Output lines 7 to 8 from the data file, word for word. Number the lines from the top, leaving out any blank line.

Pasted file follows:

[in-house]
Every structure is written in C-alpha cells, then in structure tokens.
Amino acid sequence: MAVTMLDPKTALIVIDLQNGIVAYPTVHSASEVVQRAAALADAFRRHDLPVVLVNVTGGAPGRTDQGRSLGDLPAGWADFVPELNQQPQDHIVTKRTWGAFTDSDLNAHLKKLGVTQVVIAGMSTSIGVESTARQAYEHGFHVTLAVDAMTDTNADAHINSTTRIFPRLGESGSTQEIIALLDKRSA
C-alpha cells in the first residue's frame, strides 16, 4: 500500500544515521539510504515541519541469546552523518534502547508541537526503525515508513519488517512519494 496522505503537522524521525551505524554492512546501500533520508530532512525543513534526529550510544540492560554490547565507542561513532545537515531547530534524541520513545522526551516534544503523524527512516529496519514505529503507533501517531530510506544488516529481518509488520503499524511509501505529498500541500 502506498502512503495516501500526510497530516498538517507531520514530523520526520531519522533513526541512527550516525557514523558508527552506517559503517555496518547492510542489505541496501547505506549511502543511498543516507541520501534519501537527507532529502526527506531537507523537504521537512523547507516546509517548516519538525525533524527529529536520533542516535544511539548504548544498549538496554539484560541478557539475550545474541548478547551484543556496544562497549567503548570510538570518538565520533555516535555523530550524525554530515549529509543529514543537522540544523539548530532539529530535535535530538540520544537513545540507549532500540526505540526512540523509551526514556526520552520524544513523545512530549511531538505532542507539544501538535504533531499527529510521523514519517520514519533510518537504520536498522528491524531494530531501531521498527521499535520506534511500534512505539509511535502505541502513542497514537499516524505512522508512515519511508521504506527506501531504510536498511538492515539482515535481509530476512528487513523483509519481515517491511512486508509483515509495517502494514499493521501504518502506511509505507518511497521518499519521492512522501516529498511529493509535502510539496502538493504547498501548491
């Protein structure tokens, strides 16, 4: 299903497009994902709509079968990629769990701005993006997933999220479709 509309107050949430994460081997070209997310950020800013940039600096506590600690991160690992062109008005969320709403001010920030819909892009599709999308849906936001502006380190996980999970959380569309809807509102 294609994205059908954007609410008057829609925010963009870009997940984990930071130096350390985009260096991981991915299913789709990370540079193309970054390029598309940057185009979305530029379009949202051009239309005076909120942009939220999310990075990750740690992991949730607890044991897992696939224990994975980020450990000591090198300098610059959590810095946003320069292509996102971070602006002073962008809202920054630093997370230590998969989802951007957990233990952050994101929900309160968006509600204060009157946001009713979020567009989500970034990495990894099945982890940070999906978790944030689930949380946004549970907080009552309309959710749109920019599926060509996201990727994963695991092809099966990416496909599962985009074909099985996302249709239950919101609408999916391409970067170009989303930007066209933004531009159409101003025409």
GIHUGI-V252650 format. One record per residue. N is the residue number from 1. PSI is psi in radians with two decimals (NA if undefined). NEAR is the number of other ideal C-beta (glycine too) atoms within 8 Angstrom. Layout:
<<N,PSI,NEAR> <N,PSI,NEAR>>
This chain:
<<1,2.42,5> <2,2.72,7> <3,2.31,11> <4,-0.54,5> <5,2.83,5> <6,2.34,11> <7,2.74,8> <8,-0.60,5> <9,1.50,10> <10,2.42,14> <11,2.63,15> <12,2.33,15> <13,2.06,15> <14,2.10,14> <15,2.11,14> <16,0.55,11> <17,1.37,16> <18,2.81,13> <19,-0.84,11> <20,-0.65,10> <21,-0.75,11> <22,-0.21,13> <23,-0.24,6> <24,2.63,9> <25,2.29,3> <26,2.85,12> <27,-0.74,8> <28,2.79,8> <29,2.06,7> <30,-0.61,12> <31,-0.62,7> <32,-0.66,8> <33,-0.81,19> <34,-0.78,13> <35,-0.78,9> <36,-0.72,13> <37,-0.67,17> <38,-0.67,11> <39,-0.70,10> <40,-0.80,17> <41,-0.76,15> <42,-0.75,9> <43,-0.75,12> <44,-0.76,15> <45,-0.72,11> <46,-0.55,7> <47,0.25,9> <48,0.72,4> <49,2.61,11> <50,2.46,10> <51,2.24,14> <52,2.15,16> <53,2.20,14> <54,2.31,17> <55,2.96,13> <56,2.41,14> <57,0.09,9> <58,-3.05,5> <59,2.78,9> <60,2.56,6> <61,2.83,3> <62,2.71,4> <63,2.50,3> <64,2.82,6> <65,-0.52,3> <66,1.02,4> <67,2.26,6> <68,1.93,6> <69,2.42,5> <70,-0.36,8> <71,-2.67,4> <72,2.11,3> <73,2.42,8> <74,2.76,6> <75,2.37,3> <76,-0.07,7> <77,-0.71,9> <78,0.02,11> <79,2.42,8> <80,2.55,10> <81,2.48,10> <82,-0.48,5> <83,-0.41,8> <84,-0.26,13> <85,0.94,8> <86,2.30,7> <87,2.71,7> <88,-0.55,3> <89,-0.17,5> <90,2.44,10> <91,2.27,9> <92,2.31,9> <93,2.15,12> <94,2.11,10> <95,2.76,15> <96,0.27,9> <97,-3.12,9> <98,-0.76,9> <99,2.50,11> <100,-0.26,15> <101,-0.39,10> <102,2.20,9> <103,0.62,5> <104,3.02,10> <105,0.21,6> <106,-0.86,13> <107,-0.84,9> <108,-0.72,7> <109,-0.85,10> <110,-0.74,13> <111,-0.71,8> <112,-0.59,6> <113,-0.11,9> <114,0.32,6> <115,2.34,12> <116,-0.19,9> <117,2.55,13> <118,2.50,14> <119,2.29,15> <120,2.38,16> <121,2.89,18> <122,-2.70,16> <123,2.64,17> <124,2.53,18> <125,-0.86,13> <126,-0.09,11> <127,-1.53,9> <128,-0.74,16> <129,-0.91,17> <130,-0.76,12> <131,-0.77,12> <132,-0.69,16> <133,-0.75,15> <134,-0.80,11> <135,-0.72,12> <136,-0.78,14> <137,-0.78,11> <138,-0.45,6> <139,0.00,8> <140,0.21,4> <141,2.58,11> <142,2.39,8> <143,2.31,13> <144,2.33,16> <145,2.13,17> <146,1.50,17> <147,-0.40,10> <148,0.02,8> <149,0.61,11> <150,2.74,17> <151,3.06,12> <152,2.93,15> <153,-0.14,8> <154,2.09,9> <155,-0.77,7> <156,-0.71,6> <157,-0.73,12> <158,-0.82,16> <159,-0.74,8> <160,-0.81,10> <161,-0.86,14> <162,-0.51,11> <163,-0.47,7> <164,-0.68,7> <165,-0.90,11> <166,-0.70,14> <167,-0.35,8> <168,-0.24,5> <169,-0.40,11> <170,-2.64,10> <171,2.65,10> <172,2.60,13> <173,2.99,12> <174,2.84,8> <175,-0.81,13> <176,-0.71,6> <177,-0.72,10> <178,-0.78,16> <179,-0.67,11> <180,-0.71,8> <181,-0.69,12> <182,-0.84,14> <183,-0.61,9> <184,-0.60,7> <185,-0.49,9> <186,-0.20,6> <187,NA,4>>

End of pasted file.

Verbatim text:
<<N,PSI,NEAR> <N,PSI,NEAR>>
This chain: